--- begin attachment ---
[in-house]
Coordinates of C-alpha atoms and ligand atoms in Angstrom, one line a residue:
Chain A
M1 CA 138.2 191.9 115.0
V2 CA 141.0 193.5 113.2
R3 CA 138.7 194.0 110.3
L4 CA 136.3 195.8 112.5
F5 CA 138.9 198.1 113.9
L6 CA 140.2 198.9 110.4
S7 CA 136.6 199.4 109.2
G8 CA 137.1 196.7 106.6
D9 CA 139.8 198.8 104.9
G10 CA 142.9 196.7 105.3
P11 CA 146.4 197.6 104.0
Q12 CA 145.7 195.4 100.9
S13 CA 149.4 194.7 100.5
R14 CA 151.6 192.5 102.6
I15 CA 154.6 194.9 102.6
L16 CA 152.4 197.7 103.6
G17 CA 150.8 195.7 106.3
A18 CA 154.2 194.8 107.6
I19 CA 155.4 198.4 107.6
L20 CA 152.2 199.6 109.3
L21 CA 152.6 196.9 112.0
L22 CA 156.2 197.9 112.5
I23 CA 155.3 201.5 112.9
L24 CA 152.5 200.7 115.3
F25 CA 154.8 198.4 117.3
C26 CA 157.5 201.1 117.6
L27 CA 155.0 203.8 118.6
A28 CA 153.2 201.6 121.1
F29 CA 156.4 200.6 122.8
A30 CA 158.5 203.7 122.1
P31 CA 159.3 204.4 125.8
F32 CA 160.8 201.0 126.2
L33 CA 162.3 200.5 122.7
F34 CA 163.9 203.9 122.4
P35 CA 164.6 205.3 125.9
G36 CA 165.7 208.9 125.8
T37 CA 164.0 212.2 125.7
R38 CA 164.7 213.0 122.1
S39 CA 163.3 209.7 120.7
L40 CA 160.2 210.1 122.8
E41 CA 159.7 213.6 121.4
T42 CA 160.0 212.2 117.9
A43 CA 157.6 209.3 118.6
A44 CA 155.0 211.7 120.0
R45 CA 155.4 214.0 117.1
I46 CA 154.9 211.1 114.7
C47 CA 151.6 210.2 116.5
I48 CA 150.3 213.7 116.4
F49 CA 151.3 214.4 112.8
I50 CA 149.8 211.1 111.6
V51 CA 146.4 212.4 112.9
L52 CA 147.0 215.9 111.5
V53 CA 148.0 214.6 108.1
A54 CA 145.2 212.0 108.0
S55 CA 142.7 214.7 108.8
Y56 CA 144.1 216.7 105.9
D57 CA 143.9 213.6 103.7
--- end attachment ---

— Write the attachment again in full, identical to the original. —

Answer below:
[in-house]
Coordinates of C-alpha atoms and ligand atoms in Angstrom, one line a residue:
Chain A
M1 CA 138.2 191.9 115.0
V2 CA 141.0 193.5 113.2
R3 CA 138.7 194.0 110.3
L4 CA 136.3 195.8 112.5
F5 CA 138.9 198.1 113.9
L6 CA 140.2 198.9 110.4
S7 CA 136.6 199.4 109.2
G8 CA 137.1 196.7 106.6
D9 CA 139.8 198.8 104.9
G10 CA 142.9 196.7 105.3
P11 CA 146.4 197.6 104.0
Q12 CA 145.7 195.4 100.9
S13 CA 149.4 194.7 100.5
R14 CA 151.6 192.5 102.6
I15 CA 154.6 194.9 102.6
L16 CA 152.4 197.7 103.6
G17 CA 150.8 195.7 106.3
A18 CA 154.2 194.8 107.6
I19 CA 155.4 198.4 107.6
L20 CA 152.2 199.6 109.3
L21 CA 152.6 196.9 112.0
L22 CA 156.2 197.9 112.5
I23 CA 155.3 201.5 112.9
L24 CA 152.5 200.7 115.3
F25 CA 154.8 198.4 117.3
C26 CA 157.5 201.1 117.6
L27 CA 155.0 203.8 118.6
A28 CA 153.2 201.6 121.1
F29 CA 156.4 200.6 122.8
A30 CA 158.5 203.7 122.1
P31 CA 159.3 204.4 125.8
F32 CA 160.8 201.0 126.2
L33 CA 162.3 200.5 122.7
F34 CA 163.9 203.9 122.4
P35 CA 164.6 205.3 125.9
G36 CA 165.7 208.9 125.8
T37 CA 164.0 212.2 125.7
R38 CA 164.7 213.0 122.1
S39 CA 163.3 209.7 120.7
L40 CA 160.2 210.1 122.8
E41 CA 159.7 213.6 121.4
T42 CA 160.0 212.2 117.9
A43 CA 157.6 209.3 118.6
A44 CA 155.0 211.7 120.0
R45 CA 155.4 214.0 117.1
I46 CA 154.9 211.1 114.7
C47 CA 151.6 210.2 116.5
I48 CA 150.3 213.7 116.4
F49 CA 151.3 214.4 112.8
I50 CA 149.8 211.1 111.6
V51 CA 146.4 212.4 112.9
L52 CA 147.0 215.9 111.5
V53 CA 148.0 214.6 108.1
A54 CA 145.2 212.0 108.0
S55 CA 142.7 214.7 108.8
Y56 CA 144.1 216.7 105.9
D57 CA 143.9 213.6 103.7